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PTXdist

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PTXdist is a build system for creating embedded linux distributions, with a focus on industrial applications. It is intended to be fully reproductible without external dependencies like toolchains and features time-based releases roughly once a month.

Basic mindset

Any PTXdist project consists of two components, plus the toolchain:

  • the Board Support Package (BSP)
  • the PTXdist release

You can think of a particular PTXdist release as of the distribution version/release, and of the BSP as what makes the distribution fit your device and application. In contrast to OpenEmbedded for example, this is a 1:1-relation. PTXdist does not support the combination or overlaying of several BSPs or patchsets.
As the 1:1-relation suggests, a BSP is tied fairly tight to a specific ptxdist version in the first place. Hence, if if you are just getting into PTXdist and the question is "Which version do i need?", then the answer is: "Look at your BSP."

Getting started

You usually start with the BSP that comes with the hardware you purchased, or a generic one if you want to create one for your own project. The instructions given here apply directly to the Generic ARM BSP, but should need only very little adjustment to for other BSPs.

Picking the correct PTXdist version

The easiest was is to look at the config file. It usually is located in

   configs/ptxdist

of the BSP. The comment lines at the top of the files will tell you the ptxdist version to get.

Preparing and compiling PTXdist

If you are working on more than one project, you will probably need a variety of ptxdist versions and toolchains. A directory layout that has proved to work pretty well is:

   /ptxdist/releases
           /toolchains
           /sources
   /projects/A
            /B
            /C

So you will put all your untarred ptxdist releases into /ptxdist/releases and just use them from there. Prior to compiling, you will probably need to get the dependencies (example is for debianoids):

   sudo apt-get install build-essential expect dialog gawk flex bison texinfo gettext libncurses-dev automake autoconf libtool pkg-config 

Compiling is then straightforward:

   ./configure && make

once you have untarred the archive and entered the directory. Please note that installing is not necessary, and not recommended. PTXdist will run totally ine from its untarred directory.

Linking PTXdist to your BSP

A common best practice is, as noted above, not to install PTXdist system-wide, but keep it to you and your projects. The common way of incorporating the correct version into your project is:

   cd /projects/A
   ln -s ../../ptxdist/releases/ptxdist-20xx.yy.z/bin/ptxdist p

This creates a symplink named "p" in your BSP directory. From now on, you can always reference the correct PTXdist version though that link.

First time setup

If this is the first time you are using PTXdist on that computer, it is now time to create a minimal setup. Start

   ./p setup

in your BSPs directory and you are presented a Kconfig-UI. It is strongly recommended to change

   Source Directories->Source Directory

to your /ptxdist/sources path. That way all BSPs and Toolchains can share one common directory for the downloaded sources packages, which will save you a considerable amount of download time and disk space if you are working on more than one non-trivial BSP.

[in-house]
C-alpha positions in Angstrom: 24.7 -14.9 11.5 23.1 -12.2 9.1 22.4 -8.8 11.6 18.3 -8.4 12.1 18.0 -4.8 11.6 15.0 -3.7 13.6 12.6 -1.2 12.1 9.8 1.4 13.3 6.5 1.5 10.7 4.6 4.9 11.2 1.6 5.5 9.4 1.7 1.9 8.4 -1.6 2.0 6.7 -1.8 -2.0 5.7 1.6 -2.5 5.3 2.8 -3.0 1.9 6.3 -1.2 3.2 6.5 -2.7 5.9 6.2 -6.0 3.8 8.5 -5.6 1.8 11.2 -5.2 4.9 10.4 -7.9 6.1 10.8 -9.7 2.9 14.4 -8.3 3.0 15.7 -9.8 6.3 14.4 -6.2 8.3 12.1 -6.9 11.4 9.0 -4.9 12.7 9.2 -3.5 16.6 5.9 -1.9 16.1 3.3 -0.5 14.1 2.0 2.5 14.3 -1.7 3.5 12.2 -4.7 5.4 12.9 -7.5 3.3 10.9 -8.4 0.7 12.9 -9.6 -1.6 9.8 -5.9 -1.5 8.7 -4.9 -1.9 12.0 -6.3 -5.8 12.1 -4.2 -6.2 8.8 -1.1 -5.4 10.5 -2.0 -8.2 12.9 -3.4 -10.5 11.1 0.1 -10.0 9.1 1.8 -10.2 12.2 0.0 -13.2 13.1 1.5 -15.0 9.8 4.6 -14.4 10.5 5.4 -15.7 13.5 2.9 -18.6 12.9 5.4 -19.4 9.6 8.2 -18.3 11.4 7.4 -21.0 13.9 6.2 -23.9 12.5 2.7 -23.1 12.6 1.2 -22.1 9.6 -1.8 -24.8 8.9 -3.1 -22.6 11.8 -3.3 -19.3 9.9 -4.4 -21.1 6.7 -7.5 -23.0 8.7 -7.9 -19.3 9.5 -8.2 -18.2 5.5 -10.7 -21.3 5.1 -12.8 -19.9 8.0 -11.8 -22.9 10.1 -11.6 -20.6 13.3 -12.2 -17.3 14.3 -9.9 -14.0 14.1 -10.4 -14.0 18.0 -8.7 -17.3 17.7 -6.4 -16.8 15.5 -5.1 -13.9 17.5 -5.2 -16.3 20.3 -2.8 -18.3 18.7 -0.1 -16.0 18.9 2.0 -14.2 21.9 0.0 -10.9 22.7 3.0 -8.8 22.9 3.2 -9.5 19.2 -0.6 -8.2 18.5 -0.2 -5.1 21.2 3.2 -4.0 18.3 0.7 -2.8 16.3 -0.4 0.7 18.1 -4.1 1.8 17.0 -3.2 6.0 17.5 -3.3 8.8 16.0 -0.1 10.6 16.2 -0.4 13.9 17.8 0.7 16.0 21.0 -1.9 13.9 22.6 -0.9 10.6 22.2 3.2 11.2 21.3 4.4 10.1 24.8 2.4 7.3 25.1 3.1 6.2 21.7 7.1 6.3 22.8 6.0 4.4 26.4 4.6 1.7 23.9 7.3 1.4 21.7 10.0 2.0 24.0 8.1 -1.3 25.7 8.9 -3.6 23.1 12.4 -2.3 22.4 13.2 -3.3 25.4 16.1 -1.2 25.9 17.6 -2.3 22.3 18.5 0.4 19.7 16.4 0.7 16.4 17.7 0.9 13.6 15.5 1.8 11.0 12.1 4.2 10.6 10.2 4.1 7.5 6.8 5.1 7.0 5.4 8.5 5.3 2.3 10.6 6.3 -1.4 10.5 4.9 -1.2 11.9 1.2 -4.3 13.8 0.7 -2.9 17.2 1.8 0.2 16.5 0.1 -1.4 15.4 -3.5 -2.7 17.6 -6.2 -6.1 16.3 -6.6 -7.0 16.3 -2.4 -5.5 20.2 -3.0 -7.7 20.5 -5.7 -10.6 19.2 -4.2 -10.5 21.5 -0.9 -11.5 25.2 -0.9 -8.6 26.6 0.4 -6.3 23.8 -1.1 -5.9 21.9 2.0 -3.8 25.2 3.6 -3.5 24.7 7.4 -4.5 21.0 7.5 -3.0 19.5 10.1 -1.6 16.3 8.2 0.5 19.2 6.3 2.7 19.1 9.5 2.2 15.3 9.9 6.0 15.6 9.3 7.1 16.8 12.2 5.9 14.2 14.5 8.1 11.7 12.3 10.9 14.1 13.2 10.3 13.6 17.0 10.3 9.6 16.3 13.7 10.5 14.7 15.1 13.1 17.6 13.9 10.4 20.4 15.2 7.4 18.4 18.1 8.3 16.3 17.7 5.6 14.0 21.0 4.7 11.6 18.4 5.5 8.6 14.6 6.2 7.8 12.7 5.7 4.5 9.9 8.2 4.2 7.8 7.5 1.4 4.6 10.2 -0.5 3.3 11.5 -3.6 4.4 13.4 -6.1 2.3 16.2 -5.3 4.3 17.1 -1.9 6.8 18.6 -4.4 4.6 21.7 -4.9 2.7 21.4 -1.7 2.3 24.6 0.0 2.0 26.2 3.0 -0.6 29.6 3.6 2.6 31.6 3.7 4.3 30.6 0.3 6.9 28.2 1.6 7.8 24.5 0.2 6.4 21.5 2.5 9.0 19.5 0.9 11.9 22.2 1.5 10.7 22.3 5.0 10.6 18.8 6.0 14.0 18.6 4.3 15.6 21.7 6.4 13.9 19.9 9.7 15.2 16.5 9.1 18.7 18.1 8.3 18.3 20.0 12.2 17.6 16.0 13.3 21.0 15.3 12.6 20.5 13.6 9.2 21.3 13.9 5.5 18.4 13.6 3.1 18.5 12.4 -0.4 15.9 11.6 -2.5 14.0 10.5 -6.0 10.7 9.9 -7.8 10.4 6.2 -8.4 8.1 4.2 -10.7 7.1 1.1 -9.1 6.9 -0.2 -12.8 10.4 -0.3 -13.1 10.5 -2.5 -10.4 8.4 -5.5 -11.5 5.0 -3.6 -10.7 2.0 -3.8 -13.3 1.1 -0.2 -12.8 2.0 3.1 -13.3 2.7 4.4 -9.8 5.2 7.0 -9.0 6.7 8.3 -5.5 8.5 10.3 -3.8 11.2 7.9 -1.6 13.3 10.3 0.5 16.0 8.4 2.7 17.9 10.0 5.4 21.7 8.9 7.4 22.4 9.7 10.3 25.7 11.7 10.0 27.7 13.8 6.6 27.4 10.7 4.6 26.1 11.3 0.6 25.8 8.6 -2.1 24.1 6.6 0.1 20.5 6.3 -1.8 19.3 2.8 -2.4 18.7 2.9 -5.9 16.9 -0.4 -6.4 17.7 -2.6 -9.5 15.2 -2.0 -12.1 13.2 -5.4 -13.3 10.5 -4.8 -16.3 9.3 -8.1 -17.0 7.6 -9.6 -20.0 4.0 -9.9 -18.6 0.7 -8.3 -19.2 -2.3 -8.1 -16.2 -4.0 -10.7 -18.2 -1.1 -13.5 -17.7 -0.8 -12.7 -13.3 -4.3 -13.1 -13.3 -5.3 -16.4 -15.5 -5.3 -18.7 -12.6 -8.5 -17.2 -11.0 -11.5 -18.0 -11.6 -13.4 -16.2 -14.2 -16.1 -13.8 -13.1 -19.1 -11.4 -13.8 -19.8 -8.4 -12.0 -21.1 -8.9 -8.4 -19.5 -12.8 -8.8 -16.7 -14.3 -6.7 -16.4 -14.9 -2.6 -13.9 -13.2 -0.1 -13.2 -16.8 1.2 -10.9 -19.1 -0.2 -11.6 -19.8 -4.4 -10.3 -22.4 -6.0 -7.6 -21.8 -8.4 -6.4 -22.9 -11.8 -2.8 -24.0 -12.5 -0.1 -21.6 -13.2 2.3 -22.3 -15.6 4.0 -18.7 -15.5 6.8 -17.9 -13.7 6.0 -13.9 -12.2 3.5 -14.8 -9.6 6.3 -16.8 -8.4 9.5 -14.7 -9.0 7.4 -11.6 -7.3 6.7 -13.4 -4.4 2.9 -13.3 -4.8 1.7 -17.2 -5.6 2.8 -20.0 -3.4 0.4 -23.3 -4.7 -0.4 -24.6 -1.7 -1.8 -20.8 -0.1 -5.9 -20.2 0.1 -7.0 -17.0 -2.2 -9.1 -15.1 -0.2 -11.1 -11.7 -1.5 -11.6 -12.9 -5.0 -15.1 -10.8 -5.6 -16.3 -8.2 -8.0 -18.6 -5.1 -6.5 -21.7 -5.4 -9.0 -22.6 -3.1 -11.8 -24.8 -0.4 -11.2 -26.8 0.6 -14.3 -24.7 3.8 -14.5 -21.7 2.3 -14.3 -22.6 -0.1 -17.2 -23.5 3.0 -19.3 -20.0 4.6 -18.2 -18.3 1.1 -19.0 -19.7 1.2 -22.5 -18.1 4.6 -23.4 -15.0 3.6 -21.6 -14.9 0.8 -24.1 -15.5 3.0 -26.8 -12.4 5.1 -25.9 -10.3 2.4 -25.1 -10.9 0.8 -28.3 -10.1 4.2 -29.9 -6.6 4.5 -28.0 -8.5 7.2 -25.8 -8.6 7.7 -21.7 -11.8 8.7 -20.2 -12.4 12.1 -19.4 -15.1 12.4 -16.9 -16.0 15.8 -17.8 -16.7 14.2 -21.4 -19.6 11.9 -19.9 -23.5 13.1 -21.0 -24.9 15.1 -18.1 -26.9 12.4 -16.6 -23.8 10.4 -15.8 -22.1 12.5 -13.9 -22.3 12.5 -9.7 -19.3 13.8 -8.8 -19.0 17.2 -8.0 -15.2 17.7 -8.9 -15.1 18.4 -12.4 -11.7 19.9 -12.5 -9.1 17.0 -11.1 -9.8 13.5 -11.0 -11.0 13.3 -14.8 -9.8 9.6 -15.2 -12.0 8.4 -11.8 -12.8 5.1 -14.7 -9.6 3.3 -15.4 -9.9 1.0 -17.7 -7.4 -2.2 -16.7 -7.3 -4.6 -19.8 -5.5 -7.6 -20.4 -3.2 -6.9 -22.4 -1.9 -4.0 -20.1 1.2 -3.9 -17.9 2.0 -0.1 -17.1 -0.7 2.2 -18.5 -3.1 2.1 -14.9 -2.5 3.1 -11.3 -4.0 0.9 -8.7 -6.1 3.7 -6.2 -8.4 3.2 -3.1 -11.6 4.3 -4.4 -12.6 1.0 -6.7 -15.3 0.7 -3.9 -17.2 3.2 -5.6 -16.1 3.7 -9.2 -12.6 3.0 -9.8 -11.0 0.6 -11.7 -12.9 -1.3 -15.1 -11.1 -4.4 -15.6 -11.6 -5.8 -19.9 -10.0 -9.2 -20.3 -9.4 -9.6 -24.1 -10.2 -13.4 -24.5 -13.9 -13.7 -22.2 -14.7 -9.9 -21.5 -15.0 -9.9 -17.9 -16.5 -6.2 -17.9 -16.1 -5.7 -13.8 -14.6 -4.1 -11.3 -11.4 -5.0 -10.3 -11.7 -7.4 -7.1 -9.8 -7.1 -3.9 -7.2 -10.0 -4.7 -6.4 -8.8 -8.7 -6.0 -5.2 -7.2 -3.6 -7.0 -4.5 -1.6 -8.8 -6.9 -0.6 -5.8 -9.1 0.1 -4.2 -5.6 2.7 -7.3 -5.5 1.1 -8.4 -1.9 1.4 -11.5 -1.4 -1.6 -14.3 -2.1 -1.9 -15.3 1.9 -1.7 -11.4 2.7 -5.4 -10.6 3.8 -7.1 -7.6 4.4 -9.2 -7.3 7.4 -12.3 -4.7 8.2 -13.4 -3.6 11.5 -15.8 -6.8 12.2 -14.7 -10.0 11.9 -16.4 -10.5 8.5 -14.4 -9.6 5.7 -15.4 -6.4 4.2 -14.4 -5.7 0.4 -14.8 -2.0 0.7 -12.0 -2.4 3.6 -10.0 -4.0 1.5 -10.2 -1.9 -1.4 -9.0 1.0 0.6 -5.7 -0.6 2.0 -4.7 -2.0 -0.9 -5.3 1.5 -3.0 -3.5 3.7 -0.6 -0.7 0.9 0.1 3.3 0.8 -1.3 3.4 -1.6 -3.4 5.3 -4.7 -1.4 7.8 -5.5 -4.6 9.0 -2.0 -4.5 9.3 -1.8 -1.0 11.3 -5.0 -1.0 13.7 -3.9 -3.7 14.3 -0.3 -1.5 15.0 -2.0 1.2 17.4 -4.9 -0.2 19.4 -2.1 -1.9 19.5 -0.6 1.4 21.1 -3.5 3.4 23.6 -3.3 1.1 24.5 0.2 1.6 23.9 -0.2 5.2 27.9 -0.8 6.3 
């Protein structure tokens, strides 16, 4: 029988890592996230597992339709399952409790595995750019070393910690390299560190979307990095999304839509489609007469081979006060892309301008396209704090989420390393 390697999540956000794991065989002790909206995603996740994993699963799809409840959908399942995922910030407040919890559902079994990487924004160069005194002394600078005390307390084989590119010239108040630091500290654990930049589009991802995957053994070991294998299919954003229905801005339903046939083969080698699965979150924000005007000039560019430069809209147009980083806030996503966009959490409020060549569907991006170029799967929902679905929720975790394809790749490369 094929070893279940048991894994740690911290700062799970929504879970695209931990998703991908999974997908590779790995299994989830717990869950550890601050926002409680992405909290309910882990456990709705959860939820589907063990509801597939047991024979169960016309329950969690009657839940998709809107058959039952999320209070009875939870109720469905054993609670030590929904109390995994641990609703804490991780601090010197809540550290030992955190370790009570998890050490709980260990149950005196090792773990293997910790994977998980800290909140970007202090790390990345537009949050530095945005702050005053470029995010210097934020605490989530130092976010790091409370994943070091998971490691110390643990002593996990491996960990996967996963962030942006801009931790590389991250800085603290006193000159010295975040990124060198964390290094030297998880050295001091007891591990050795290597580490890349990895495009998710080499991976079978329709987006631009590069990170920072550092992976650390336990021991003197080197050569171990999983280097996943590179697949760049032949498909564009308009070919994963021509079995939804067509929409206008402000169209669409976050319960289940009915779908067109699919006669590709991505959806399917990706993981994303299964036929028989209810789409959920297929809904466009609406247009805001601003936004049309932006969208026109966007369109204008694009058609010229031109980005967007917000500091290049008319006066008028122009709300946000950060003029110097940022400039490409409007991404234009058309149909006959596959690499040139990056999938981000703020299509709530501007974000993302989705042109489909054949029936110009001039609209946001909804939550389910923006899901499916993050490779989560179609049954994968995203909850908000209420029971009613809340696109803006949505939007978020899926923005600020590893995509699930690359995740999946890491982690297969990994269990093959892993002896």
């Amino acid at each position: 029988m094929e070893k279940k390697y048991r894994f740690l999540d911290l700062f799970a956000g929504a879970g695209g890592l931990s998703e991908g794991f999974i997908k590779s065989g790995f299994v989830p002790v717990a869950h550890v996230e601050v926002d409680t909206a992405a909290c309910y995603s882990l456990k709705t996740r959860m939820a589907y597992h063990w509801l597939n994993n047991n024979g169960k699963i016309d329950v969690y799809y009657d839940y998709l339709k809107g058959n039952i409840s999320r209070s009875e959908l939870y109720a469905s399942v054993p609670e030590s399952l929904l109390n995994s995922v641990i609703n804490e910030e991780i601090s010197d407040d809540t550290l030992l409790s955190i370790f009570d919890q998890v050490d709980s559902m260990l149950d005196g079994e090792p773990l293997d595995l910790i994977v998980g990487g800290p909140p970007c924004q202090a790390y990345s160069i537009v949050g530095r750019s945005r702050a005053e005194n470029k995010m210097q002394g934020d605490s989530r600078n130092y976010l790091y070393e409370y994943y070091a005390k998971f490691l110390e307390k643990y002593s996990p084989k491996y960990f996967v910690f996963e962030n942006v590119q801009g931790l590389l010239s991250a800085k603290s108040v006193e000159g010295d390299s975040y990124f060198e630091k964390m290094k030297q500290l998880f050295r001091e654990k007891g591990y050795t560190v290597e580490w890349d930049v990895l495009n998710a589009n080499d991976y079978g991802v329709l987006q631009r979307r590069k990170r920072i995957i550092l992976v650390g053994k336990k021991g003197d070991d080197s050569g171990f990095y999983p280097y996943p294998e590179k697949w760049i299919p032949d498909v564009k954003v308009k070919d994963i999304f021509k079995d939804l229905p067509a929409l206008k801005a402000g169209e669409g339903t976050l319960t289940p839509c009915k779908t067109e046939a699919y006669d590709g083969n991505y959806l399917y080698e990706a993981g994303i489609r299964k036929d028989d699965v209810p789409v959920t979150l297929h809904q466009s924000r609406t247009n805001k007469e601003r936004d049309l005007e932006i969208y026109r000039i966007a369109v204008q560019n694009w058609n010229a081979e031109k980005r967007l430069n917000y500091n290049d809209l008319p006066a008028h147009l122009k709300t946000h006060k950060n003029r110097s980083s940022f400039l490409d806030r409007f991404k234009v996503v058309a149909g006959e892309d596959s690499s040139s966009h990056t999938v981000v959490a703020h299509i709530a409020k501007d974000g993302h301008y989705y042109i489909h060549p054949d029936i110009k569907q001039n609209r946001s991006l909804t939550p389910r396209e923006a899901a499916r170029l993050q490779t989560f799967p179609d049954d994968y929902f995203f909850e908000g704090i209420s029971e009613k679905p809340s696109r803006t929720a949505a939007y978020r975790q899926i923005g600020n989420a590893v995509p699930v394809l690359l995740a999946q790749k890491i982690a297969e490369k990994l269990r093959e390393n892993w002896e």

Selecting the platform

After selecting the ptxconfig, its time to pick the platform configuration. A BSP can contain a number of platform configurations on which the software shall be able to run. A common use case is a board that can be equipped with various flash sizes, for example. But of course also very high varieties between platform configurations are possible. In the case of the generic BSP, we pick:

   ./p platform configs/arm-qemu-2011.11.0/platformconfig

which will in turn try to find and select the fitting toolchain.

Building the toolchain

If it is the first time that you have fired up the above commands, probably PTXdist will complain about not being able to find the toolchain. That means that you have to build it first. That works just like the process for the BSP given above, for PTXdist-created toolchains are basically just a little special BSPs.
As most PTXdist BSP use the OSELAS toolchains, you just need to get the Toolchain BSP that your BSP just complained about not finding from here, place the extracted directory in /ptxdist/toolchains and repeat the above process, picking the wanted toolchain through

   ./p select ptxconfigs/xxxxxxxx

After that, it is time to actually build the toolchain: You start the PTXdist build process through

   ./p go

If you want to limit the load on your box a bit, you can use instead

   ./p go -ji X

with X being the maximum amount of processes used for compiling. Compilation takes about 30minutes on an average developer box nowadays. The toolchain gets place in the /opt directory hierachya and becomes write-protected, so it usually is necessary that you accept and authorized sudo to do the needed user/rights changes.
After having built the toolchain, you can change back to the project directory, re-run the platform configuration selection and the toolchain should be successfully detected.

Finally building the BSP

Back in you BSP directory, you start the build with

   ./p go

to which you can of course also add a -ji switch again if you like. And finally, after an amount of time depending on your BSP and the selected software packages, you can find your created root file system in the platform-{$PROJECTNAME}/root directory

Optional: creating filesystem images

If the platform configuration is set to support the creation of filesystem images, you can create them with

   ./p images

and then find them in the platform-{$PROJECTNAME}/images directory.

Further reading

How to become a PTXdist guru